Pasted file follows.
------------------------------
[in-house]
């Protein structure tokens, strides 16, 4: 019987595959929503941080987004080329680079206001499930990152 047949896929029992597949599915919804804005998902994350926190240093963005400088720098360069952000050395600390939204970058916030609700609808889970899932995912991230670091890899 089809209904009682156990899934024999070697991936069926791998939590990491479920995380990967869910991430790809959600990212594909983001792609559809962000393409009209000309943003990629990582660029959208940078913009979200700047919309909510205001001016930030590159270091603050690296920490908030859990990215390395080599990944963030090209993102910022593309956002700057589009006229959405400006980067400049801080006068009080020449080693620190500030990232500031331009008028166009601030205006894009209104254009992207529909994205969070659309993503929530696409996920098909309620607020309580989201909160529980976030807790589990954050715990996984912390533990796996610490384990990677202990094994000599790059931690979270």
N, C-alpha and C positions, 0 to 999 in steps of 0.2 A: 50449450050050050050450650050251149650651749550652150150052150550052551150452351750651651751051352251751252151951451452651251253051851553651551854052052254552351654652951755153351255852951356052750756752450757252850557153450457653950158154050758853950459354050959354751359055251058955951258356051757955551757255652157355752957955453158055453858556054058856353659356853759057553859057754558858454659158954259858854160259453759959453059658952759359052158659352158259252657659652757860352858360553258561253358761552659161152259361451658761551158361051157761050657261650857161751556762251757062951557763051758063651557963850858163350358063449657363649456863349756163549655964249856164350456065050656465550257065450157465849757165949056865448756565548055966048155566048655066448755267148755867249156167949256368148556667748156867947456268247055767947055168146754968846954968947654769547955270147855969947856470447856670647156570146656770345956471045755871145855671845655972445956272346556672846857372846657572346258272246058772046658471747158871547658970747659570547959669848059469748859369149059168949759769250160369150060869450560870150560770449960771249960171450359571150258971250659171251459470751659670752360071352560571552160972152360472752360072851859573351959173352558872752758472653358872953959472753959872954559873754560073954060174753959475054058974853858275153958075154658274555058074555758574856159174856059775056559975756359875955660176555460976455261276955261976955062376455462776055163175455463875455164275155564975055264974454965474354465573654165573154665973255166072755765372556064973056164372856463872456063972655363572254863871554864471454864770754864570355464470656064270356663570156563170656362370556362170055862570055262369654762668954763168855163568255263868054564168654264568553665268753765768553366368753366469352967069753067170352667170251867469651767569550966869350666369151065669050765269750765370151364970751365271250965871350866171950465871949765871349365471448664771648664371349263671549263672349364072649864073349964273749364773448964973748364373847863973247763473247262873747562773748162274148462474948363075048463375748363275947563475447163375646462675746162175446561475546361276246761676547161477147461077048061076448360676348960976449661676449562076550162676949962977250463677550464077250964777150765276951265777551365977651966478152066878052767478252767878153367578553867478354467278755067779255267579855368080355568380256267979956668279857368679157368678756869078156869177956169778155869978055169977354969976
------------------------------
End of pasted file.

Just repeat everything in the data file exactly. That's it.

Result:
[in-house]
């Protein structure tokens, strides 16, 4: 019987595959929503941080987004080329680079206001499930990152 047949896929029992597949599915919804804005998902994350926190240093963005400088720098360069952000050395600390939204970058916030609700609808889970899932995912991230670091890899 089809209904009682156990899934024999070697991936069926791998939590990491479920995380990967869910991430790809959600990212594909983001792609559809962000393409009209000309943003990629990582660029959208940078913009979200700047919309909510205001001016930030590159270091603050690296920490908030859990990215390395080599990944963030090209993102910022593309956002700057589009006229959405400006980067400049801080006068009080020449080693620190500030990232500031331009008028166009601030205006894009209104254009992207529909994205969070659309993503929530696409996920098909309620607020309580989201909160529980976030807790589990954050715990996984912390533990796996610490384990990677202990094994000599790059931690979270």
N, C-alpha and C positions, 0 to 999 in steps of 0.2 A: 50449450050050050050450650050251149650651749550652150150052150550052551150452351750651651751051352251751252151951451452651251253051851553651551854052052254552351654652951755153351255852951356052750756752450757252850557153450457653950158154050758853950459354050959354751359055251058955951258356051757955551757255652157355752957955453158055453858556054058856353659356853759057553859057754558858454659158954259858854160259453759959453059658952759359052158659352158259252657659652757860352858360553258561253358761552659161152259361451658761551158361051157761050657261650857161751556762251757062951557763051758063651557963850858163350358063449657363649456863349756163549655964249856164350456065050656465550257065450157465849757165949056865448756565548055966048155566048655066448755267148755867249156167949256368148556667748156867947456268247055767947055168146754968846954968947654769547955270147855969947856470447856670647156570146656770345956471045755871145855671845655972445956272346556672846857372846657572346258272246058772046658471747158871547658970747659570547959669848059469748859369149059168949759769250160369150060869450560870150560770449960771249960171450359571150258971250659171251459470751659670752360071352560571552160972152360472752360072851859573351959173352558872752758472653358872953959472753959872954559873754560073954060174753959475054058974853858275153958075154658274555058074555758574856159174856059775056559975756359875955660176555460976455261276955261976955062376455462776055163175455463875455164275155564975055264974454965474354465573654165573154665973255166072755765372556064973056164372856463872456063972655363572254863871554864471454864770754864570355464470656064270356663570156563170656362370556362170055862570055262369654762668954763168855163568255263868054564168654264568553665268753765768553366368753366469352967069753067170352667170251867469651767569550966869350666369151065669050765269750765370151364970751365271250965871350866171950465871949765871349365471448664771648664371349263671549263672349364072649864073349964273749364773448964973748364373847863973247763473247262873747562773748162274148462474948363075048463375748363275947563475447163375646462675746162175446561475546361276246761676547161477147461077048061076448360676348960976449661676449562076550162676949962977250463677550464077250964777150765276951265777551365977651966478152066878052767478252767878153367578553867478354467278755067779255267579855368080355568380256267979956668279857368679157368678756869078156869177956169778155869978055169977354969976